Procrastination—it happens to the best of us. Even though the deadline for an upcoming project, test, or assignment is looming, you still find yourself watching Friends reruns on Netflix or scrolling through Twitter. Once the deadline arrives, you’ve scrambled to turn something in on time. Why didn’t you just start sooner?
Don't let procrastination take over your life. There are small steps you can take to prevent this pesky habit and get your work back on track.
Find a study space
You may procrastinate because you don’t have a clean, quiet space dedicated to studying. You aren't going to be very productive if you're lying in your bed with your TV on. Your bedroom should be used for sleeping and relaxing—not taking an ACT practice test. Instead, find a different study space—at the library or even at your favorite coffee shop—or create a good study environment at home. Limit distractions by turning off your electronics, and consider wearing earplugs if the space tends to be noisy, like a student center or Starbucks.
Find a study buddy
There are many benefits to group study. Sometimes the best way to get work done is to find someone or a group of people who can inspire or support you. Do you have a friend or classmate who always seems to meet deadlines? Ask that person if you can be his or her study buddy. In addition to teaching you strong study habits, having company when studying can be that extra push you need to crush procrastination.
Reward yourself for meeting deadlines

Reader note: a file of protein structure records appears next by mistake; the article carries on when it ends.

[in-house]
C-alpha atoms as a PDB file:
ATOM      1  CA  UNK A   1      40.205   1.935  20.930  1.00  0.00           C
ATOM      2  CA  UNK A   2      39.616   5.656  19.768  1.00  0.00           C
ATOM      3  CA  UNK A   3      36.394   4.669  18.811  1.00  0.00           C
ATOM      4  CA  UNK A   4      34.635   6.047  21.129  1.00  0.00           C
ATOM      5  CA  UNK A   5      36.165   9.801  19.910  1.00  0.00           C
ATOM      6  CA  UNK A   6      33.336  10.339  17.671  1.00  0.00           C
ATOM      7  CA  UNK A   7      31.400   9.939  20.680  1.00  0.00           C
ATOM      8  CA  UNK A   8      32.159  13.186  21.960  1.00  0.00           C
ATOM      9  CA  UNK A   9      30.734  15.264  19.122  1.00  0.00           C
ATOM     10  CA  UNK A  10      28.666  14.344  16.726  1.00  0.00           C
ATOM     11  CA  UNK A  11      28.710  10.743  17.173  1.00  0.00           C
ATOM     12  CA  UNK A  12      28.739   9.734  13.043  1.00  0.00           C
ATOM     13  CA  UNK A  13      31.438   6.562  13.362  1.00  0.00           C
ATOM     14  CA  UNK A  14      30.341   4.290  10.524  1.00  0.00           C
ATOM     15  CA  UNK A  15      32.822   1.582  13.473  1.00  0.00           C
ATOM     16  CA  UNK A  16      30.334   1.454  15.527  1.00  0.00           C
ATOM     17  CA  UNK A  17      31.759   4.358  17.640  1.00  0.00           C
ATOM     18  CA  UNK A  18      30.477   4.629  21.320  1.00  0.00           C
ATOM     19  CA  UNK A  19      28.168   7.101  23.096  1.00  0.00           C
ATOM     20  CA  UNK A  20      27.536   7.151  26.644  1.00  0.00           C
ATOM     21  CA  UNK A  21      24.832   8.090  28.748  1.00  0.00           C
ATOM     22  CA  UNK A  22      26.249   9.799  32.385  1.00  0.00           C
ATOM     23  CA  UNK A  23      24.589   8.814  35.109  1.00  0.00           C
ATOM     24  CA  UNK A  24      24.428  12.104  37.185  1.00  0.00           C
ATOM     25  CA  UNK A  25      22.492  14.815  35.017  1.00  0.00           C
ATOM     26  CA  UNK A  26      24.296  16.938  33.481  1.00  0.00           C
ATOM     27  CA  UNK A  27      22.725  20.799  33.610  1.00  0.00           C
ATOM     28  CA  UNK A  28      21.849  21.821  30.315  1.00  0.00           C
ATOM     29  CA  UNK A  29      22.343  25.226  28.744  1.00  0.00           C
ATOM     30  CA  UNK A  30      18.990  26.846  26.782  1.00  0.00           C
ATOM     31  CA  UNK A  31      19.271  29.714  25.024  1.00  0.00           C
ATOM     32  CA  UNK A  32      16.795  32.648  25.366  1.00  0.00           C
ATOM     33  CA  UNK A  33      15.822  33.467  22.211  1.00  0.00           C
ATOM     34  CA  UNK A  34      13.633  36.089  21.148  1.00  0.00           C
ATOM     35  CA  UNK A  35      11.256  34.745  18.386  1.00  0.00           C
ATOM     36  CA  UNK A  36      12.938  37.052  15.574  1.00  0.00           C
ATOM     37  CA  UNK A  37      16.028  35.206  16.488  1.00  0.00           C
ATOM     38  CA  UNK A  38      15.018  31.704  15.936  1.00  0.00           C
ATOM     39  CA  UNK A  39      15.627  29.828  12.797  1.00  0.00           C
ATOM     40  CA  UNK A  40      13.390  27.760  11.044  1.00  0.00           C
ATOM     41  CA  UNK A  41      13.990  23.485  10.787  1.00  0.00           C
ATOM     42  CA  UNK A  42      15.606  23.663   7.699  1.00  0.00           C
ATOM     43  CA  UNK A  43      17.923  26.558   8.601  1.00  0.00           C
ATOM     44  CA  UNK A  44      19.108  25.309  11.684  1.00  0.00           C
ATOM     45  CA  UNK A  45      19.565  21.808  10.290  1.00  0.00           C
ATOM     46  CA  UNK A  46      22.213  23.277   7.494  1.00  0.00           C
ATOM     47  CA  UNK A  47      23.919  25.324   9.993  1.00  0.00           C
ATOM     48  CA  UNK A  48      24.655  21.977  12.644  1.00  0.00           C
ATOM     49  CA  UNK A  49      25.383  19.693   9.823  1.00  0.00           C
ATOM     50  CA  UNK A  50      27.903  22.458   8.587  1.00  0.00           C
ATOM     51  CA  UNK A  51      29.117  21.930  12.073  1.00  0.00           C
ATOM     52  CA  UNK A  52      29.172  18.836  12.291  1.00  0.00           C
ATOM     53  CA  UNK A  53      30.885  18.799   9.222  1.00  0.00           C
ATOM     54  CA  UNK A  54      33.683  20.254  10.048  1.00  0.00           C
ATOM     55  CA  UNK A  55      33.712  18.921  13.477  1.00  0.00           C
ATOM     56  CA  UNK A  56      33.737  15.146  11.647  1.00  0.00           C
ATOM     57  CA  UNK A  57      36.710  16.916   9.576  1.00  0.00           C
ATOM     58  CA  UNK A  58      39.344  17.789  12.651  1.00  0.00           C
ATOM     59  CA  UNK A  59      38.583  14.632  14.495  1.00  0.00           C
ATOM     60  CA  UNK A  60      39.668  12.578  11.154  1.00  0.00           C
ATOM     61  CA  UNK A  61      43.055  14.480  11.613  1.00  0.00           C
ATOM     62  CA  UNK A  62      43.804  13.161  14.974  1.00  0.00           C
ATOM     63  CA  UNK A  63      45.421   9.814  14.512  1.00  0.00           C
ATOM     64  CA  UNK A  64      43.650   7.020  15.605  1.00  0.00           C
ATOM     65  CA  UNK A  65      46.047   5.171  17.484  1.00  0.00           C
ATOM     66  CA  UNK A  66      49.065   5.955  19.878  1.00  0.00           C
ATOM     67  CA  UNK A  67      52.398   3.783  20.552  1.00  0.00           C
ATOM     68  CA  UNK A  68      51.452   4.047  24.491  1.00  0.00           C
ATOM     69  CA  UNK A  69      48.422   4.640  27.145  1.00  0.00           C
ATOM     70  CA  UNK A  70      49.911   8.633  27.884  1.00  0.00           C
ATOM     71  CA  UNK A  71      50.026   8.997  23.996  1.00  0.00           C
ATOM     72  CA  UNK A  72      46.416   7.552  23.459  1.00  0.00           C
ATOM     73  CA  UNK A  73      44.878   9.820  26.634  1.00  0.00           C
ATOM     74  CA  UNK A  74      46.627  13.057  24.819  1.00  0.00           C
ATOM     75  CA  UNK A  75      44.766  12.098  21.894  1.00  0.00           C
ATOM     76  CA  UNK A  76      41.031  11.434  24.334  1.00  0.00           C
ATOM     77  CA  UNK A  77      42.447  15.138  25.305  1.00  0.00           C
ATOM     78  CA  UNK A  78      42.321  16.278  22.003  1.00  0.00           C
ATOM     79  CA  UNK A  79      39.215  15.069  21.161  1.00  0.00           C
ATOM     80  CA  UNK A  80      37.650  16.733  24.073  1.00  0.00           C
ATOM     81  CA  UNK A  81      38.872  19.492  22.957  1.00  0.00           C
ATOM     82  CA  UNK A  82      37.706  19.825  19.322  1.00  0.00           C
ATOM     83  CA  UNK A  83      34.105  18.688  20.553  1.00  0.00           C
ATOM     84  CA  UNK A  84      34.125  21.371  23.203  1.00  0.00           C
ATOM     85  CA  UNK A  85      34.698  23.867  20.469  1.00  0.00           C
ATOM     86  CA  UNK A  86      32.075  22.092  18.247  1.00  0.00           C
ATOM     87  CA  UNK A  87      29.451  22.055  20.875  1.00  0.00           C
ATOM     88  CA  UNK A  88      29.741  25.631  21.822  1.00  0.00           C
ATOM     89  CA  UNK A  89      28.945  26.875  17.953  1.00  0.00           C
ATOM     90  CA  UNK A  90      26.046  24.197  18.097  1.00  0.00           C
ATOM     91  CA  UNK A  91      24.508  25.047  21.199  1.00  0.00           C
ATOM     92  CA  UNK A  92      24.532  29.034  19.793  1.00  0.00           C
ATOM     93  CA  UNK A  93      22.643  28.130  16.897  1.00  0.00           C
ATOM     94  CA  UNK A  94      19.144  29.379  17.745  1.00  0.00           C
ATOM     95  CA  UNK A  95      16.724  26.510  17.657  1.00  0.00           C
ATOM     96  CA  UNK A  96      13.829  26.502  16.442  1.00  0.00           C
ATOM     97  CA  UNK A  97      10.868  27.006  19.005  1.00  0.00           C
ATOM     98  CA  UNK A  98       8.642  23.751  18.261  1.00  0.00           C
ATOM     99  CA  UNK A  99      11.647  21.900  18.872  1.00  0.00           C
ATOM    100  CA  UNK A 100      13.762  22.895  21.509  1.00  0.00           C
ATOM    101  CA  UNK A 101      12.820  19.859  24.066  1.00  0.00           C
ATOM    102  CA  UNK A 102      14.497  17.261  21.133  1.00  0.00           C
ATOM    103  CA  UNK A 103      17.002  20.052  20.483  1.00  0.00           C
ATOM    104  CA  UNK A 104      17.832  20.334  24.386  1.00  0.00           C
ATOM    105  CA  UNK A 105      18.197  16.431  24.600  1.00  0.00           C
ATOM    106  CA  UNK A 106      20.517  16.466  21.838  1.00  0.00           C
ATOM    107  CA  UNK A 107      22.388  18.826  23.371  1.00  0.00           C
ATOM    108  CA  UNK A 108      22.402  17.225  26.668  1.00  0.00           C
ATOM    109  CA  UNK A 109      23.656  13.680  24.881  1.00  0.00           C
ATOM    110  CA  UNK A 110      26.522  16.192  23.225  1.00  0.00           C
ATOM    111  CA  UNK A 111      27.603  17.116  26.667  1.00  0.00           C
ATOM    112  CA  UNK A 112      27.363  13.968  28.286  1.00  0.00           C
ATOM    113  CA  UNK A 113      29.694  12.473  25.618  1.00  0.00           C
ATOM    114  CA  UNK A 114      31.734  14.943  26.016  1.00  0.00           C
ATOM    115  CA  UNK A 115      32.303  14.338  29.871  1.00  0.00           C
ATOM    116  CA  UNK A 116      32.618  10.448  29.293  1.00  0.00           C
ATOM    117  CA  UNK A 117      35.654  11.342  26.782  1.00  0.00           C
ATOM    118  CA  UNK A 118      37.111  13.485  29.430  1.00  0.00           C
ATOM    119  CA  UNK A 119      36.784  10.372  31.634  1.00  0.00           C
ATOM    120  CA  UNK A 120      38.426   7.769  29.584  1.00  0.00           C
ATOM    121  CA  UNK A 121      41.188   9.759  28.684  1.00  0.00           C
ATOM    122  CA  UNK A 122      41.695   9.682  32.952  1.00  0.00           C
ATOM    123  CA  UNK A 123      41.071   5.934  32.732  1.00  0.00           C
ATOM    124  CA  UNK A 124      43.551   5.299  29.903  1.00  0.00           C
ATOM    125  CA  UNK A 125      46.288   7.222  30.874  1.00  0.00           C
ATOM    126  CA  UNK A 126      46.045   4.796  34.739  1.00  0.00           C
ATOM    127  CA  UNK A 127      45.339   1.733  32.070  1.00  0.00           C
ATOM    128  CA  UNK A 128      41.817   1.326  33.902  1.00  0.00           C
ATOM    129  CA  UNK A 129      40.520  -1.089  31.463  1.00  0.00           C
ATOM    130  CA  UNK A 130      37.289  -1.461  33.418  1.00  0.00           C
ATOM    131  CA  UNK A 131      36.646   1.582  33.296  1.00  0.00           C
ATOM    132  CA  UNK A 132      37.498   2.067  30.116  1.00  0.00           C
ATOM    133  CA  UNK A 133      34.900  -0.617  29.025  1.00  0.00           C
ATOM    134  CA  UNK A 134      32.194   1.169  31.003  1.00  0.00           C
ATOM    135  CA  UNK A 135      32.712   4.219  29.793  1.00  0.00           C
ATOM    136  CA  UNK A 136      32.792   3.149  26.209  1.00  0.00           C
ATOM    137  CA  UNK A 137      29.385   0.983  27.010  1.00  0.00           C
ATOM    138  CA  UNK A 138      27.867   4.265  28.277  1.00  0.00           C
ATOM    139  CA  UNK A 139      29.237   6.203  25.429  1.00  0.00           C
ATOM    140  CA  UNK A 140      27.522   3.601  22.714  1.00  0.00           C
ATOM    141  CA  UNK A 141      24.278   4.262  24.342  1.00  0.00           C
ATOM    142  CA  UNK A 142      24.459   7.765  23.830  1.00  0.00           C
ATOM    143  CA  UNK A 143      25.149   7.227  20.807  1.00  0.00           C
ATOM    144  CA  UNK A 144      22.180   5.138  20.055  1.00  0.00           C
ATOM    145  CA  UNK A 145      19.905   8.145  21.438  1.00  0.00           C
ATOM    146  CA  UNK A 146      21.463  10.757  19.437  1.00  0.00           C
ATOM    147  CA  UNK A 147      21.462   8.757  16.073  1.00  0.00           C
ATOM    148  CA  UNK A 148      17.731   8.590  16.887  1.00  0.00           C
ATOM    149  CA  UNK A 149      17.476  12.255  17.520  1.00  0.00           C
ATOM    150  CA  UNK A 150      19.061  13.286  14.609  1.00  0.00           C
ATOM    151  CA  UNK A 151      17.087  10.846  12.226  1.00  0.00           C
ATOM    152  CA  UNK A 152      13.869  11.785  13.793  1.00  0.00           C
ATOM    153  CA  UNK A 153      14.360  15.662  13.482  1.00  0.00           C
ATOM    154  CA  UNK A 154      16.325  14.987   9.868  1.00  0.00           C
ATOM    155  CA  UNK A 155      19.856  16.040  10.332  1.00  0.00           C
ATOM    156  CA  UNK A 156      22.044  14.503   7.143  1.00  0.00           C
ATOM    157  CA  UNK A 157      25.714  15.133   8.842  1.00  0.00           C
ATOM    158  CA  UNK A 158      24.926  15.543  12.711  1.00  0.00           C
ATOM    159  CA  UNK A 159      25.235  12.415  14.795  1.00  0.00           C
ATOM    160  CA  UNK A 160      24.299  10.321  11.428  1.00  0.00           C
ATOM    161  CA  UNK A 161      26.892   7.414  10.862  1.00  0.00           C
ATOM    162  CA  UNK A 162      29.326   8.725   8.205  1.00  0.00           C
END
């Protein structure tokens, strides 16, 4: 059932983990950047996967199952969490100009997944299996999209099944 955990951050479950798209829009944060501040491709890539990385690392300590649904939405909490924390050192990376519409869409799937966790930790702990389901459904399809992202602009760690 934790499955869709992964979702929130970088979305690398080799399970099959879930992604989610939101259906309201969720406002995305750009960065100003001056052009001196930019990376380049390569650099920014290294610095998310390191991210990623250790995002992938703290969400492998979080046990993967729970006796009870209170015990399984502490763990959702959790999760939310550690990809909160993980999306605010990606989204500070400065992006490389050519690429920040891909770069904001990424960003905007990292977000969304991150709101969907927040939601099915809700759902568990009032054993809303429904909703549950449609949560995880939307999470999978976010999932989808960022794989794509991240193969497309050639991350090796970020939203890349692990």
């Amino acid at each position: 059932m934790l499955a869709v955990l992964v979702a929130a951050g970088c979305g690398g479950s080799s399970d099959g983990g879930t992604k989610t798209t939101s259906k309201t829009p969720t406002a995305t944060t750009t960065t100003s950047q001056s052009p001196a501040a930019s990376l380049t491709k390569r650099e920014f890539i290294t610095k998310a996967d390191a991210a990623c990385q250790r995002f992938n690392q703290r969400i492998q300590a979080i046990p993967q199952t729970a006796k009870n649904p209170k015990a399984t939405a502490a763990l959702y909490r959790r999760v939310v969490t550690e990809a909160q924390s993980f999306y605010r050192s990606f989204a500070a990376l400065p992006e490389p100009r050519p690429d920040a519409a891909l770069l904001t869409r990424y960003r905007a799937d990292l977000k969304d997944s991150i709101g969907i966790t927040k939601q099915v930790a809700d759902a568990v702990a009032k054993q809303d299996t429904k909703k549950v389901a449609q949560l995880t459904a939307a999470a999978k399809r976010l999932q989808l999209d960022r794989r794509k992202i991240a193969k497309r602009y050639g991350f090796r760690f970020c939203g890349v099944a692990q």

Another way you can avoid procrastination is to reward yourself. Set study or academic goals that are tied to a reward, such as a night at the movie theater or studying abroad over winter break. For example, make a commitment that you’ll read 100 pages of your textbook before you head out to meet your friends for dinner. The key here is to stick with your plan, and only reward yourself if you actually meet your deadline. Receiving positive reinforcement after completing work can keep you motivated.
Make your work more manageable
The key to dealing with deadlines is to break up your work into more manageable pieces. For example, if you know you have a 20-page paper due in a week days, set small deadlines every two days to ensure you’re working on the paper throughout the week, rather than spending an all-nighter finishing it in time. The first deadline could be to finish all of the research components. The next deadline could be to write at least six pages of the paper. Before you know it, your 20-page paper just got a whole lot easier. If you can, set a deadline to finish your paper a day or so before the actual deadline, just in case you need to make any last-minute adjustments. This tactic will only work if you actually follow your deadlines, so treat them as you would any deadline put in place by a professor.
Follow these small tips to prevent procrastination and take control over your academic life. If you ever find yourself faltering, try to remember how you felt the last time you were rushed to complete a project or assignment. You can beat procrastination if you put your mind to it and stick with it.